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2.4 Contrast

At this point in your life you will have realized that the world looks a lot different on a clear and sunny day compared to an overcast day. Why is this? The answer is contrast, and in this lesson you will find out how it works.

2.4 Contrast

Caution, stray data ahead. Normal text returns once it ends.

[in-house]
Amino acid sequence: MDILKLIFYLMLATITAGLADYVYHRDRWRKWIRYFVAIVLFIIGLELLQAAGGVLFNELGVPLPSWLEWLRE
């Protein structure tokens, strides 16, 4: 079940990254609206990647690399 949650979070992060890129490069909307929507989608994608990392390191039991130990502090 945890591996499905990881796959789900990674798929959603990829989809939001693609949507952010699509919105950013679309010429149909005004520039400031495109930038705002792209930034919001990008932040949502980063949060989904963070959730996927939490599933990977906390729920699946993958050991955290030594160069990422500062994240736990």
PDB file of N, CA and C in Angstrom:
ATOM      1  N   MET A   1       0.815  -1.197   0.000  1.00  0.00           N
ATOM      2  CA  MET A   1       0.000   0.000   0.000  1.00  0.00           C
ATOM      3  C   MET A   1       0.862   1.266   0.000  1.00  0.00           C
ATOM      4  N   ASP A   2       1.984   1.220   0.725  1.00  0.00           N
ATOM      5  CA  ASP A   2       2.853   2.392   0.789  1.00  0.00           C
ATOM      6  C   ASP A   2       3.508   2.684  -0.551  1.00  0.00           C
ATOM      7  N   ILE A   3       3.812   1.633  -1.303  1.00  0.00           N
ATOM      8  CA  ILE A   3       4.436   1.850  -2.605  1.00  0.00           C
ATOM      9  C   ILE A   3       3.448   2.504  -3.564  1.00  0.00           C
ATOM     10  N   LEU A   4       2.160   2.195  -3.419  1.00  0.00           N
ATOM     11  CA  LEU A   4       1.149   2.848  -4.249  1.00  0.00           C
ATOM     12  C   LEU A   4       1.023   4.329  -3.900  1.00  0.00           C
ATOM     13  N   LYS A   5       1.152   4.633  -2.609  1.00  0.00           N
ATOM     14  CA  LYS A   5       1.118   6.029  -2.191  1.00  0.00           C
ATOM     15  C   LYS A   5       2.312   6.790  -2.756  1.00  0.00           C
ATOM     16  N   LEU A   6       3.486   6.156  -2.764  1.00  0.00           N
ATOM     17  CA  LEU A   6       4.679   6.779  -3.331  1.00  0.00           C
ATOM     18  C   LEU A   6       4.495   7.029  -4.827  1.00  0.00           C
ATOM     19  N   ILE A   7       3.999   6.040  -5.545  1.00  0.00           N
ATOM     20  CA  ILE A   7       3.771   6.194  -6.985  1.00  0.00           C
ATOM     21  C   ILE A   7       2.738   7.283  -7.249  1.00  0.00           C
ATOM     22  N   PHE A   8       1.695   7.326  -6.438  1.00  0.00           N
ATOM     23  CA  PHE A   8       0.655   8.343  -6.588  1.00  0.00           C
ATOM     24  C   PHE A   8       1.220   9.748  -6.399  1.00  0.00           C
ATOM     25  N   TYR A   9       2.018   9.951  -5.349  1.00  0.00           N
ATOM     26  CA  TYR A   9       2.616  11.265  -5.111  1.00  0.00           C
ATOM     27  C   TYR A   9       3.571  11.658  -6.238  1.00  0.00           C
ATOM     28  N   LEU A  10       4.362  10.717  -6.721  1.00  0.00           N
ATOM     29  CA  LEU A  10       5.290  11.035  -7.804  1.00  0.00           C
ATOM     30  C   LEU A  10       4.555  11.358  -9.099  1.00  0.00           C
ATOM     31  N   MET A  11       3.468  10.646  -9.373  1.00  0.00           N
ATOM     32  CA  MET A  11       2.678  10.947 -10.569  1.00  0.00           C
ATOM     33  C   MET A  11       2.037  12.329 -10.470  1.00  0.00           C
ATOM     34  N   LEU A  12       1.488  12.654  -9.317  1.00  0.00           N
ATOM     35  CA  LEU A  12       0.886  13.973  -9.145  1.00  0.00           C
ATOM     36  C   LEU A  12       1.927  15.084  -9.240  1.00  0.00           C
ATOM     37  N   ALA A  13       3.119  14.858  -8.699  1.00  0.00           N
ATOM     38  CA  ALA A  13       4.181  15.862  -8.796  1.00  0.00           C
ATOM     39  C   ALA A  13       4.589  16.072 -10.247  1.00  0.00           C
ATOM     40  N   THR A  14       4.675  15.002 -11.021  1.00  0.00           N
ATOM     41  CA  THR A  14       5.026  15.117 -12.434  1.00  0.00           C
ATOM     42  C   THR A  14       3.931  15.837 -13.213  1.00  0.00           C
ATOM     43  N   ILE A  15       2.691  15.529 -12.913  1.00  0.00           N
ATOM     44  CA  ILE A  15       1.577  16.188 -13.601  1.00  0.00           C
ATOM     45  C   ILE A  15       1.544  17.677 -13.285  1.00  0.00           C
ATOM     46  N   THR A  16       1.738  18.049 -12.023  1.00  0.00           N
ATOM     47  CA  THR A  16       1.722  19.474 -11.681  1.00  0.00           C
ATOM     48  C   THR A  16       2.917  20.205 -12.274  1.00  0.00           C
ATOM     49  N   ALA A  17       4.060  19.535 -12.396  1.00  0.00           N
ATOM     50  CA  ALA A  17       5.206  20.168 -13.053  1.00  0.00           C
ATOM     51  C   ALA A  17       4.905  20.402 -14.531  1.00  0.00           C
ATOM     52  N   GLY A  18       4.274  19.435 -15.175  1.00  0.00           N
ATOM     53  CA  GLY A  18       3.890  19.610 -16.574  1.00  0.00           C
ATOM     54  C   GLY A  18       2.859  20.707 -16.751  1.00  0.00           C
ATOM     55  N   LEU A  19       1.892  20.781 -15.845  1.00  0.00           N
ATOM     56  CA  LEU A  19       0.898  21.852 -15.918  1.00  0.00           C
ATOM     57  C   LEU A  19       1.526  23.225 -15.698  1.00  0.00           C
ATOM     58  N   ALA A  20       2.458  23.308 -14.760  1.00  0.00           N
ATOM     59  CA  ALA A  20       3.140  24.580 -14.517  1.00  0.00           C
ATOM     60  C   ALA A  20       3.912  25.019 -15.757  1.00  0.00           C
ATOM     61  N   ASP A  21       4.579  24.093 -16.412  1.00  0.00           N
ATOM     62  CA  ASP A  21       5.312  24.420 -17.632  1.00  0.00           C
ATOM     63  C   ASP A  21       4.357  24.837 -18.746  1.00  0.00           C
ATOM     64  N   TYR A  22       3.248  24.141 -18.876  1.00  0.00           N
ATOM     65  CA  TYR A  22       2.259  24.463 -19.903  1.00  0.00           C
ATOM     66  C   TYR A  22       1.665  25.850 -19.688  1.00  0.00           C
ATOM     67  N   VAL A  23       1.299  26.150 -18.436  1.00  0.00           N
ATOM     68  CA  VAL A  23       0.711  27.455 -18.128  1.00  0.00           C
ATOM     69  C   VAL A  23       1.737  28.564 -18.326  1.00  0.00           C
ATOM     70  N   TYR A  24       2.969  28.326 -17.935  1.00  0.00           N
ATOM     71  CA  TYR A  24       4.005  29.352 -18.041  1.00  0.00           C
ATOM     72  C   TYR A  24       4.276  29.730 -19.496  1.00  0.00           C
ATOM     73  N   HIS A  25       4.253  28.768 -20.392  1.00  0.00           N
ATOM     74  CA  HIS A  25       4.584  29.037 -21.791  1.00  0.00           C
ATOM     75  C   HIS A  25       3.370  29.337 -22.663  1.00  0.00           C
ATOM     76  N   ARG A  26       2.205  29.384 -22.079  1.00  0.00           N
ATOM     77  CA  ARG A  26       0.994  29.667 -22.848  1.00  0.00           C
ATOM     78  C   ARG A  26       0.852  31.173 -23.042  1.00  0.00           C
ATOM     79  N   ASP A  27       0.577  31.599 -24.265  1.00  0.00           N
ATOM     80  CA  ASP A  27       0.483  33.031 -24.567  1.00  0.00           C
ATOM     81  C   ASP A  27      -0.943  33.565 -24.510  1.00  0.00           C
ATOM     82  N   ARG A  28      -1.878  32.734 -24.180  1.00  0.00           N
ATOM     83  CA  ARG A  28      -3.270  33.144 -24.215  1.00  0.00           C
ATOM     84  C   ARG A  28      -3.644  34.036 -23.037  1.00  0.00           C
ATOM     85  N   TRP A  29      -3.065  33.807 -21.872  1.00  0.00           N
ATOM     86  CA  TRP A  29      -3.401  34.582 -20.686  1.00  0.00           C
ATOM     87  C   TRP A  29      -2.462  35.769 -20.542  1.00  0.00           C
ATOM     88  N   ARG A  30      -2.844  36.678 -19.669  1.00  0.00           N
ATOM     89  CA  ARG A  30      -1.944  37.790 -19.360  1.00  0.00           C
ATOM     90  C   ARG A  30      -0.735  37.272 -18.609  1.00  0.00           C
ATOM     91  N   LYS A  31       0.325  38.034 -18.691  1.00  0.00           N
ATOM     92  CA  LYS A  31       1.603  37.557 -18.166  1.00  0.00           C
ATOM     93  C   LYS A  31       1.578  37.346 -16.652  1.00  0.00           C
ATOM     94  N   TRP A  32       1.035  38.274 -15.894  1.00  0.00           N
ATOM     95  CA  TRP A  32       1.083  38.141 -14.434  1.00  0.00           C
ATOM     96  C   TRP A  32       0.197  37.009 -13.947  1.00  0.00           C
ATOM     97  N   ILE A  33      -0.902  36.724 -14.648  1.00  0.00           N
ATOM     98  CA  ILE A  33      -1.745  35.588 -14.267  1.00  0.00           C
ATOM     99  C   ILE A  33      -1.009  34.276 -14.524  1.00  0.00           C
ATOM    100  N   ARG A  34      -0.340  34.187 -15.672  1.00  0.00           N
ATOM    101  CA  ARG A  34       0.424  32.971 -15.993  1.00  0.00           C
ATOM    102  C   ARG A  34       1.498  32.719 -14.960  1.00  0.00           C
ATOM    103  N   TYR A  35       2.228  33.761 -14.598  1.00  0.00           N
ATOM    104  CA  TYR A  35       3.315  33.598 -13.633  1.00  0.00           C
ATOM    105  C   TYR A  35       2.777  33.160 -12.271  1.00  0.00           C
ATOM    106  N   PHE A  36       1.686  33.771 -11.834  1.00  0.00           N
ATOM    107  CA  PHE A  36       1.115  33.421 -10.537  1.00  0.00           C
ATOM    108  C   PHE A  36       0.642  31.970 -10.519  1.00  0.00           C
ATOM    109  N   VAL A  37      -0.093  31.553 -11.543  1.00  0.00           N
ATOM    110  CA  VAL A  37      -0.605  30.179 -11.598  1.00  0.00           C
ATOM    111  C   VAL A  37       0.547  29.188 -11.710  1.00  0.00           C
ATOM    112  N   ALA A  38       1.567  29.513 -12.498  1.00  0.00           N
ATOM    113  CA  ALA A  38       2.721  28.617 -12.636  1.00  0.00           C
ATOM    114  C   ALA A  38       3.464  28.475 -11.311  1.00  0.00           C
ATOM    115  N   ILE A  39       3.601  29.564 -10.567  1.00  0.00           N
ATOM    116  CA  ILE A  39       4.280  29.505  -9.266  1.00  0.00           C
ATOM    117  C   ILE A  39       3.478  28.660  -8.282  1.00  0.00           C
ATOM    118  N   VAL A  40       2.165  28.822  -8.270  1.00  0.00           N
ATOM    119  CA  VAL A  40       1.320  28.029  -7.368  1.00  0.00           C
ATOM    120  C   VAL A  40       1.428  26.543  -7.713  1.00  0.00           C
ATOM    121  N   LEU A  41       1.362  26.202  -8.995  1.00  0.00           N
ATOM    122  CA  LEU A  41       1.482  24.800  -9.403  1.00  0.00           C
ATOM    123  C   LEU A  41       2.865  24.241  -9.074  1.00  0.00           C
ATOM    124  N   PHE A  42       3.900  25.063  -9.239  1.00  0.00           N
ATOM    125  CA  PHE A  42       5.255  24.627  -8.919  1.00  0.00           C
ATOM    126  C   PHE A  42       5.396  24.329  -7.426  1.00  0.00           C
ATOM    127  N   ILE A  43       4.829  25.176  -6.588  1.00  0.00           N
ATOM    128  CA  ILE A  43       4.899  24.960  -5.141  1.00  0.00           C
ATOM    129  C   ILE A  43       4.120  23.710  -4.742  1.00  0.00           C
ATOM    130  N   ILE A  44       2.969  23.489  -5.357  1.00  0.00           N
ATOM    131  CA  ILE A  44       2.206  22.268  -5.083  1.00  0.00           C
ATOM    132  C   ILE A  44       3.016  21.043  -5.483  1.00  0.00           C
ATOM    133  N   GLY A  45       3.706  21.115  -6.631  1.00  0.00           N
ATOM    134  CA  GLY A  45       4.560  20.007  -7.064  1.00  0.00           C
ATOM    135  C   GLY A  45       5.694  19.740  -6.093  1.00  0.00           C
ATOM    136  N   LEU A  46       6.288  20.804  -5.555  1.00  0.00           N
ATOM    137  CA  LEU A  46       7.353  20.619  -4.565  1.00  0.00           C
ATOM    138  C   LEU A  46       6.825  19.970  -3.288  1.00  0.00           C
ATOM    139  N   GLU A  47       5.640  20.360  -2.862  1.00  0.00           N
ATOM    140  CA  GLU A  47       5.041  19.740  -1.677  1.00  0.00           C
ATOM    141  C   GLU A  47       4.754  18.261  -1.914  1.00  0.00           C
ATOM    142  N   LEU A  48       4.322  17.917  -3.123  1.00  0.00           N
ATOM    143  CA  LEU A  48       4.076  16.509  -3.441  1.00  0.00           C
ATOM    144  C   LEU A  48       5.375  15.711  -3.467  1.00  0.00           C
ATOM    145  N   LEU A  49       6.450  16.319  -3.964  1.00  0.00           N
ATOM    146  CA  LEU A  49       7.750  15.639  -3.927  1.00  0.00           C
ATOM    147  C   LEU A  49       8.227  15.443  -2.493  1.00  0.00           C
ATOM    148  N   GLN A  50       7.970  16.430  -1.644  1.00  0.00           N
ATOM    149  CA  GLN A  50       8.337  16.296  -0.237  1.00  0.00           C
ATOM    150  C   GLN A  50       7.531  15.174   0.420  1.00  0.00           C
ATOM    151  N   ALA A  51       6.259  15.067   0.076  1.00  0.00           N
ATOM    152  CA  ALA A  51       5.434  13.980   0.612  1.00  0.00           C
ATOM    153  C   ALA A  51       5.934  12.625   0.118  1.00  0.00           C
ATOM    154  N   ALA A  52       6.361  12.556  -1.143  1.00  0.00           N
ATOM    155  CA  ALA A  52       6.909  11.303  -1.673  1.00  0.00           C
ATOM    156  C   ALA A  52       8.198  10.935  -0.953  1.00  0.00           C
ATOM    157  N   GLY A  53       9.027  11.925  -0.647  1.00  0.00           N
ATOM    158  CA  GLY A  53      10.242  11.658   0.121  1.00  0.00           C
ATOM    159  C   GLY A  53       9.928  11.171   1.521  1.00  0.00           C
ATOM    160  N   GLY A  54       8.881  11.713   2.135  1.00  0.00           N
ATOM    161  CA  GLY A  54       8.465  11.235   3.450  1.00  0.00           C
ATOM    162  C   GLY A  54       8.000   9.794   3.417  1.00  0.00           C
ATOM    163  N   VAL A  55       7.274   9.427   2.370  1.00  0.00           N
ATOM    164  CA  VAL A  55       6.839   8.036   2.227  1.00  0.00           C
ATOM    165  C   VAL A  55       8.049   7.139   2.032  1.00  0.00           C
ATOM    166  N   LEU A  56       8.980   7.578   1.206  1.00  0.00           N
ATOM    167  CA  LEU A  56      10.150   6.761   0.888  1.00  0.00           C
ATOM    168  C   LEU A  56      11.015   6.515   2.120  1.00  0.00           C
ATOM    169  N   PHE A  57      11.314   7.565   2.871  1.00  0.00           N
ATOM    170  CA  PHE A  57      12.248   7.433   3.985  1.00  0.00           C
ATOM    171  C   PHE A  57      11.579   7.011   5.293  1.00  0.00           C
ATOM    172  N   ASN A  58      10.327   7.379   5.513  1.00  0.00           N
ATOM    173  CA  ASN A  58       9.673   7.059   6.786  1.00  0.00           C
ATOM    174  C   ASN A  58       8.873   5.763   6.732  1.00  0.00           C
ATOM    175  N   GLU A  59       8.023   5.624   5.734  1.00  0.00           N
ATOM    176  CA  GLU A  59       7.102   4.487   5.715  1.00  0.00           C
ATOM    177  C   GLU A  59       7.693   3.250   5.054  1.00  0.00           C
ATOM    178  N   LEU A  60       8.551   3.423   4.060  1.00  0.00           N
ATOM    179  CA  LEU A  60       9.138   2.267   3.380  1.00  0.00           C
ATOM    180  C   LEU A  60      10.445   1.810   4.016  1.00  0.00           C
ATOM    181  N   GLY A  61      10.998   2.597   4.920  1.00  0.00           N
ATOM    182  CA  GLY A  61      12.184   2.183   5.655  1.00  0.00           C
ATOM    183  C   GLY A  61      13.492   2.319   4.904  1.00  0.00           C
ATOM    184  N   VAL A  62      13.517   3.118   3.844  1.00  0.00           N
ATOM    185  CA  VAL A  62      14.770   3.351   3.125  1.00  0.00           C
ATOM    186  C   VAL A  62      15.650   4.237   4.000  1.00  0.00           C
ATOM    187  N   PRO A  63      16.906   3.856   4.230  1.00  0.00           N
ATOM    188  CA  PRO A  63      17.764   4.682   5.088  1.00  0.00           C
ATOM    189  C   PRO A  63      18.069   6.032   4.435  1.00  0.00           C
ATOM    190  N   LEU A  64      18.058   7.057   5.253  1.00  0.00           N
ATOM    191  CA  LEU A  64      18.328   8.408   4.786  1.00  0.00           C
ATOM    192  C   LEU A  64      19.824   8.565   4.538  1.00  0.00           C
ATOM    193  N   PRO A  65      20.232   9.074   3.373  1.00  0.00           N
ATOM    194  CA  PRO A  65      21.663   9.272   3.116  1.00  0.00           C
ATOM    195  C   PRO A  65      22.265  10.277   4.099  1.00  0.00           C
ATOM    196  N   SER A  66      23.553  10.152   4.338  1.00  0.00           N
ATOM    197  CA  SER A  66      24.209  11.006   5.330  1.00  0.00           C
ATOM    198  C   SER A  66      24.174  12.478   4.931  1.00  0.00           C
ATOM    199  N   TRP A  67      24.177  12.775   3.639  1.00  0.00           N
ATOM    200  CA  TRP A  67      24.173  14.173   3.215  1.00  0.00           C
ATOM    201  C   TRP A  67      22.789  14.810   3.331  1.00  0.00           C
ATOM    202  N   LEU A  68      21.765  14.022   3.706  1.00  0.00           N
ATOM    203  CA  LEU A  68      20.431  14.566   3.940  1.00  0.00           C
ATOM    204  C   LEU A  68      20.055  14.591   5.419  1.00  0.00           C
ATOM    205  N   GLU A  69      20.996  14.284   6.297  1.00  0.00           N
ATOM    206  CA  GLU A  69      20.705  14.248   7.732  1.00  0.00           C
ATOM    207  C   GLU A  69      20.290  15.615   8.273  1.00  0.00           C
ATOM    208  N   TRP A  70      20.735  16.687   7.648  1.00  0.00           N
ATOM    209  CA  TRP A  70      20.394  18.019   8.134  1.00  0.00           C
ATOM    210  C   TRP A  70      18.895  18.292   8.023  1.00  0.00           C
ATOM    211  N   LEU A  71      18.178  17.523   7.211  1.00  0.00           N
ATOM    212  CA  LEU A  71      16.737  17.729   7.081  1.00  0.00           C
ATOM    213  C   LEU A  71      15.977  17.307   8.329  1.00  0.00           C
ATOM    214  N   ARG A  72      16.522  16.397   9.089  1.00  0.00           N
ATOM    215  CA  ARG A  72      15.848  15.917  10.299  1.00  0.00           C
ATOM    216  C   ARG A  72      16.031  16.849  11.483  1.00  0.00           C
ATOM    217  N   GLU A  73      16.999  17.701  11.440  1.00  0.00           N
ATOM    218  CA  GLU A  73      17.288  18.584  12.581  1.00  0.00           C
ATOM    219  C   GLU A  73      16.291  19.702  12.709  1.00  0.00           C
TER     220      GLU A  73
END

At this point in your life, you will have realized that the world looks a lot different on a clear, sunny day compared to an overcast day. Why is this? The answer is contrast, and in this lesson you'll find out how it works. For the sake of thoroughness, let's talk about what contrast is first. Contrast can be defined as the difference between the light and the dark parts of an image. According to the Wiki, contrast is the difference in luminance, or color, that makes an object or its representation in an image or display distinguishable. Here is an example. In this image, you see a checkerboard pattern with black and white squares. About half this image is as black as your display will allow, and the other half is as white as your display will allow. I say that because if you were to view this on a different display, you might see more or less contrast depending on the quality of the display. If I want to reduce the contrast, I am going to reduce the difference between black and white. What's between black and white? Well, as you probably guessed, it is a medium tone of gray. So if I make the black squares lighter, a more gray tone, the contrast is reduced. A similar thing happens if I take the white squares and darken them from a bright white to a gray tone. The result is lower contrast. If I take the black squares and the white squares and pushed them both towards gray, eventually you can't tell that there are any squares at all. So right away, you can see that contrast is important. Without it, you can't define an image. Thankfully in the real world, everything you shoot will have a little contrast at the very least. So how does contrast relate to light? Let's look at the two ends of the spectrum. High contrast and low contrast. The way to tell the difference is to look at the shadows. A high-contrast light will result in a shadow that has a sharp and well-defined edge like the shadow in this image. This is what you typically get with the sun on a clear day and no clouds in the sky. These types of shadows with well-defined edges are usually called hard shadows. And the lights that produce these shadows are called hard lights. Now, let's imagine that the clouds roll in and obscure the sun. The shadowing on the object will be much different. In this situation, the sun's light is scattering through the clouds and it hits the object from many different angles. This is a low-contrast light. The result is a shadow with a smoother gradation between the area that's fully in the light and the area that's fully in the dark. This is called a soft shadow. And the lights that produce these types of shadows are called soft lights. The main difference between a high-contrast light and a low-contrast light is its size relative to the subject. A high-contrast light is small relative to the subject, and a low-contrast light is large relative to the subject. You know that the sun is enormous. But because it is so far away, it acts as a small lighting source. The clouds on an overcast day are much larger relative to the objects on earth, so they act as a large lighting source. The illustration of the sun and the clouds is very useful, because the same idea applies to modifying photographic lights. Take a small light and shoot it through a much larger material and you get a very similar result. The light from the flash hits the material and is scattered around. This material now becomes the light source, and because it's larger, the light will hit the subject from many different angles. Therefore, you can take a high-contrast light and modify it to get a low-contrast light. To make a low-contrast light into a high-contrast light, just think of the sun. Again, you know that the sun is huge, but it's far far away. Take a low-contrast light source, like a softbox, and move it far far away, and it becomes a high-contrast light. In the real world, the contrast of a light source is only one of the factors that determines an image's contrast. I know. This might sound a little bit confusing but stay with me here. Try thinking about it this way. If you take a bare flash and you use that as your only lighting source, you will get high-contrast shadows. But does that mean that your image will be high contrast? Not necessarily. The reason is, I never said anything about how much of the shadows you will actually see. If the flash is very close to the camera's lens, the shadows will be behind the objects that you are shooting. This means that you don't see very much of that shadowing. If the image was made up of objects that were all around the same tonal range, this would not make a very high-contrast image. Move the flash away from the lens and you start increasing the contrast of the image, because now you are seeing more of that shadowing. The same thing applies to a low-contrast lighting source. By altering the composition, exposure, and post-processing, you can get a high-contrast image from a low-contrast light, and you can get a low-contrast image from a high-contrast light. The main thing to remember is that high-contrast lights always produce hard shadows and low-contrast lights always produce softer shadows. In the next chapter, you will learn about the three things that can happen when light interacts with matter.

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